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Machenschaft / maquinação / maquinación / machination

One of the key words in the Black Notebooks, which also appears frequently in Heidegger’s other writings from the same time, is Machenschaft, which is usually translated as “machination.” According to the Brothers Grimm’s etymological dictionary (the Deutsches Wörterbuch  ), in Southern Germany the word meant Gemachte – something that is produced. Heidegger maintained this connection. It can be said that in his works from this time, Machenschaft indicates manipulative domination, the new categorical imperative that frenetically ran through the world of technology, where there was no longer anything that could not   produce or be produced.

The leaden landscape of this planetary hustle and bustle was, as in Charlie Chaplin’s film Modern Times, an assembly line that had for some time gone beyond the gates of the factories to ensnare and meld to its own mechanism the streets as well, and above all the cities, those “gigantic factories” that, in their ceaseless, teeming activity, and in the incessant changing of their architectural tangle, “do not possess any form.”149 Machenschaft, for Heidegger, recalled the totale Mobilmachung, the “total mobilization” of Ernst   Jünger   – that pervasive, implacable discipline that even reaches the infant in its crib, that physics of traffic and that metaphysics of work, in which each person  , albeit with dismay, must recognize his or her own destiny as an Arbeiter  , a laborer, an operator of machinery, an employee of mechanization, who applies the mysterious law to which everything is inexorably consigned in the age of the masses and of machines.[Ernst Jünger, “Die Totale Mobilmachung,” in Zweite Abtheilung: Essays I, Sämtliche Werke 7 (Stuttgart: Klett-Cotta, 2002), 119–42]

If there was no trace of a revolt, it was because, unlike those who, like Weber, had spoken of “disenchantment,” Heidegger perceived a refined enchantment in the power of mechanization, where, thanks to unlimited progress, nothing now appeared to be impossible. In fact, everything was revealed to be feasible, and feasibility, Machbarkeit – which distinguishes metaphysics, also indicating its perfect achievement – was the way in which entities were made available. In Greek terms, mechanization was the passage from physis   – Nature in the broad sense – to techne  , via poetic fabrication, poiesis  . Every entity, even if it was natural, appeared to be fabricated. If, in early Greek times, machination, which was always seen as being against Nature, did not reach a point of power, it did so in the “Judeo-Christian thought of creation.” [Heidegger, Contributions to Philosophy (of the Event), 100] The biblical idea   of a God as a creator changes the way of seeing a being, which always appears to be an ens creatum  . This would have thrown all of metaphysics off track, given that, the connection between cause and effect being implicit in creation, the being is always also caused. This accusation has a theological weight that should not be overlooked: in order to connect machination to the Jewish context, Heidegger attributed to biblical thinking his own Christian – and in fact scholastic – idea of creation, understood as a causal emanation, as well as his own idea of God as the Creator Being among beings; these were ideas that do not correspond to anything in the Torah, where creation is seen as a dialogic letting-be.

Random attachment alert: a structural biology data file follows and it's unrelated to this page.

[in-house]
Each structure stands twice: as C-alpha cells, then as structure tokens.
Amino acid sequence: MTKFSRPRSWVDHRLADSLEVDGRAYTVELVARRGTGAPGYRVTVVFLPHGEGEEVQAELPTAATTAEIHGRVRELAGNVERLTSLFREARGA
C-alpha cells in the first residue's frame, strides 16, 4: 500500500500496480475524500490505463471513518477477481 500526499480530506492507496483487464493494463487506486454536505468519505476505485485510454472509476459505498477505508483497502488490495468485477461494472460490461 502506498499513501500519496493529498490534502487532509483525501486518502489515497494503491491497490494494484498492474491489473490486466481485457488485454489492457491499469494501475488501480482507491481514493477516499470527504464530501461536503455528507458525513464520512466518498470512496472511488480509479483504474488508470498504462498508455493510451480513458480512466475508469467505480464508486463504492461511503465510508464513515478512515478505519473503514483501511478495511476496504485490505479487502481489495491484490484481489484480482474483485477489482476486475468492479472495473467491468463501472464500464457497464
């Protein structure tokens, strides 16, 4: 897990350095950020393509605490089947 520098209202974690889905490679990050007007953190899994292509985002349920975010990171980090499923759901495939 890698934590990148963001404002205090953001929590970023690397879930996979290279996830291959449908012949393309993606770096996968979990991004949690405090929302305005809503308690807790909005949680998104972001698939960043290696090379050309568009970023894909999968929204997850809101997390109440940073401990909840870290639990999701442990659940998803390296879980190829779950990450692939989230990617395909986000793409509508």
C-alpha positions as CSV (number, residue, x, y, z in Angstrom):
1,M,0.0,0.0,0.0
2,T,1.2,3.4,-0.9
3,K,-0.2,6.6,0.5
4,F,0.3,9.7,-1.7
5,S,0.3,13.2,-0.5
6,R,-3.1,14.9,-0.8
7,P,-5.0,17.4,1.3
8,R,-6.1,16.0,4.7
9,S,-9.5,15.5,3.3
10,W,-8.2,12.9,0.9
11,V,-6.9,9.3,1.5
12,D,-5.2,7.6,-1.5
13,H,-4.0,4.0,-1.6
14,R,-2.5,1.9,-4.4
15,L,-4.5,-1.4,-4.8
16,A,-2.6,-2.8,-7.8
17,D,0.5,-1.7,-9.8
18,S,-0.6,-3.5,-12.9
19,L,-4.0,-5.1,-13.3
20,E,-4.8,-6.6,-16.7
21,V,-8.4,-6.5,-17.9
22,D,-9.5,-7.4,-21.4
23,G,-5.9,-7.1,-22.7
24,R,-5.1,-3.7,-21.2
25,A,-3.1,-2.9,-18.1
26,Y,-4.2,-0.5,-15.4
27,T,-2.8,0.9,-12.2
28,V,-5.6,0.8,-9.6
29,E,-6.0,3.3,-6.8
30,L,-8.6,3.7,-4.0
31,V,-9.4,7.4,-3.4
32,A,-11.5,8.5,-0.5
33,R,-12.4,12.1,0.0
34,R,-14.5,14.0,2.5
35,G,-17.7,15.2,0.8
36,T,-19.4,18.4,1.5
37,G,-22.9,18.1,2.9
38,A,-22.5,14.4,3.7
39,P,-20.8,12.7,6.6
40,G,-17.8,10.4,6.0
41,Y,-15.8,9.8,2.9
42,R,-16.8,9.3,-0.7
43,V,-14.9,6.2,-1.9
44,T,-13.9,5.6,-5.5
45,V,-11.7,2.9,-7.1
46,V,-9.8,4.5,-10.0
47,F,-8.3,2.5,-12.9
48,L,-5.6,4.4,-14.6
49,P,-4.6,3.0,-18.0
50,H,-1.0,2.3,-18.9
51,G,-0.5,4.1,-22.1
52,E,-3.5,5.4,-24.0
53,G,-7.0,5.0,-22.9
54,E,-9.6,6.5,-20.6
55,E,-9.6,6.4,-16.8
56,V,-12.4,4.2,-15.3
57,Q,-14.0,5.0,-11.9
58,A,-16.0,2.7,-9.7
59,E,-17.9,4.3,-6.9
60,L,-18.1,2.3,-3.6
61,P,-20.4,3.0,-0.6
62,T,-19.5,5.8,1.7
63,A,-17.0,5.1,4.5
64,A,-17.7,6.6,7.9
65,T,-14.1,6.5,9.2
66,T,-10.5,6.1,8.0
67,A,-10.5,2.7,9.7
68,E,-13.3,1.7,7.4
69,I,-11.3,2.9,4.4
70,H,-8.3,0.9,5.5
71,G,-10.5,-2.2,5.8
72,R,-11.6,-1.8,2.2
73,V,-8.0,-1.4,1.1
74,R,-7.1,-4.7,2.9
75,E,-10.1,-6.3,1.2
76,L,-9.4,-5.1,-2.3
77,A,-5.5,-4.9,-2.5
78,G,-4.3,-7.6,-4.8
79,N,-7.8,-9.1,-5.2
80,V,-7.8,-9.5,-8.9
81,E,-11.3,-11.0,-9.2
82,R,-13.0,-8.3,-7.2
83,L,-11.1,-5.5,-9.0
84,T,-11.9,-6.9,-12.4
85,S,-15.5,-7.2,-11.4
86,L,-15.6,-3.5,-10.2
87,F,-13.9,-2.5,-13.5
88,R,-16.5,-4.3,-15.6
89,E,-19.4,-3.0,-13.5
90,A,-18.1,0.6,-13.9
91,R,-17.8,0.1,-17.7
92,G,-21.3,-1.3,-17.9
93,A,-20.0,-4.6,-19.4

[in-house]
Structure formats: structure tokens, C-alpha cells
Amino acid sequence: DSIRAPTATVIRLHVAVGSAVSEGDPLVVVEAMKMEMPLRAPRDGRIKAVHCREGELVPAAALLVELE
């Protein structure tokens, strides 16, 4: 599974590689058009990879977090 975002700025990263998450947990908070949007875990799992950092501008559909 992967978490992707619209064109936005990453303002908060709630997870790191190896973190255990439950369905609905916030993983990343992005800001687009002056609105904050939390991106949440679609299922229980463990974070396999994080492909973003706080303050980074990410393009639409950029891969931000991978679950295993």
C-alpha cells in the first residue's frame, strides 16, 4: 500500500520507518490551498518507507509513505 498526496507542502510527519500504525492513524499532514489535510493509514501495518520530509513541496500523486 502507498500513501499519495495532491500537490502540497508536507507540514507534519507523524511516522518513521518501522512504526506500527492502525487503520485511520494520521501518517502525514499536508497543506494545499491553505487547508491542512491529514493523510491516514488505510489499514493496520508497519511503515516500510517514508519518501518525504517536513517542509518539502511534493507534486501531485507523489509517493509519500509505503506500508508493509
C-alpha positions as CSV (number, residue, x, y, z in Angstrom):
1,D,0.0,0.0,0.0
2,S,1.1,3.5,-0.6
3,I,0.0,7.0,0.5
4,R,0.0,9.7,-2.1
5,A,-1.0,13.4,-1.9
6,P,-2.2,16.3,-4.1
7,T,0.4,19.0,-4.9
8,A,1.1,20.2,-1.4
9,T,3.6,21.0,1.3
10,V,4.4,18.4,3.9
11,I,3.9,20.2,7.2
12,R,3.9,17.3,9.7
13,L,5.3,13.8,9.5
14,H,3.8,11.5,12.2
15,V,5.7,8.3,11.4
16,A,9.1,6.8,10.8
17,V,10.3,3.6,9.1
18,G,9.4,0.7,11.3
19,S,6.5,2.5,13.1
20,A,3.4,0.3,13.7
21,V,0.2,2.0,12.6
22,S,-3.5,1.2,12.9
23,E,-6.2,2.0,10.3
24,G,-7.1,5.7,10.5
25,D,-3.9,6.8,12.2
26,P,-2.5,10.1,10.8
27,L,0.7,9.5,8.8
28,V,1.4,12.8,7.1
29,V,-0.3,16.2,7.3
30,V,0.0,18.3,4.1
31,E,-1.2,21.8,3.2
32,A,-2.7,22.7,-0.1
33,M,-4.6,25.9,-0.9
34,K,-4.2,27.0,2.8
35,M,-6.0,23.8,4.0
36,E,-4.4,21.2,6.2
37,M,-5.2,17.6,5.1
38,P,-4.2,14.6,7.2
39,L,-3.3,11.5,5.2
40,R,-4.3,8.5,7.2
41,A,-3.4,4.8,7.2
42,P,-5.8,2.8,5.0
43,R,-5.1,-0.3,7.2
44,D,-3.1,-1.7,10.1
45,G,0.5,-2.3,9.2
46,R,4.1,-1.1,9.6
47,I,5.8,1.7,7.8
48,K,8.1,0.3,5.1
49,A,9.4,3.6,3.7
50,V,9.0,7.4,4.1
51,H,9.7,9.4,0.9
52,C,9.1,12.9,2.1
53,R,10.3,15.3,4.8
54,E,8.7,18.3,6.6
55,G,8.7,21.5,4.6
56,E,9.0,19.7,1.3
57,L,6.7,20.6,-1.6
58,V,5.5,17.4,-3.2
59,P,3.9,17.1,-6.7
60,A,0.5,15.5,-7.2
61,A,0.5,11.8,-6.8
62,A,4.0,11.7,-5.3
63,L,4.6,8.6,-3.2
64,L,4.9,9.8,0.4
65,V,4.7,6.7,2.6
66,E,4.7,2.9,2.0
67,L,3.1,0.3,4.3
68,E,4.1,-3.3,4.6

For Heidegger, the more that machination went on unfurling its own power, the more it concealed itself, leading to the extreme abandonment of Being during the age of technology, whereby beings, consigned to the blind grasp of doing-everything, subjected to unstoppable monetization, were reduced to the status of a replaceable part, a reserve, and, their possibilities dissolving, wore out, and were used up. It is not difficult to imagine that machination was not limited to making, to machen   in the sense of fabricating or producing something, but would also express itself in ausmachen, a tireless bringing to completion that is also a form of extinguishing. Thus, machination, while it seems to give life to beings, in reality constitutes the greatest danger for them, because, in making use of them, it exposes them to becoming nothing, to being used up. The force of machination is a power, Macht, that dominates by virtue of an ontological violence, a constitutive Gewalt   of the disposition of feasibility. There is no machination without violence. [On violence, see ibid., 222] And, given that physis has been violated over the centuries, metaphysics can be read as a history of violence in which machination is the ultimate outcome. How not to see, for that matter, the will to power that is manifested in that ironclad technical-media disposition in which even time is reduced to the repetition of what is always the same?

In Heidegger’s thought, there thus developed a political conflict between the dominance of machination, the Macht der Machenshaft, and the sovereignty of Being, the Herrschaft des Seyns. This conflict, alluded to by Heidegger in other works, became a recurring theme in the Black Notebooks, where, especially in the Ponderings from 1939–41, it took on increasingly extreme tones.

Although Heidegger maintained that “machination” indicated a way in which beings were presented, making use of feasibility, he nevertheless emphasized that, in its usual meaning, the term indicates a “furtive activity,” a “plotting,” referring to intrigue and conspiracy. This meaning, which refers to a despicable way for humans to behave, should be avoided, even if machination favors beings’ “evil essence,” their Unwesen. [Ibid., 99; Heidegger, The History of Beyng, 42] [DHJ]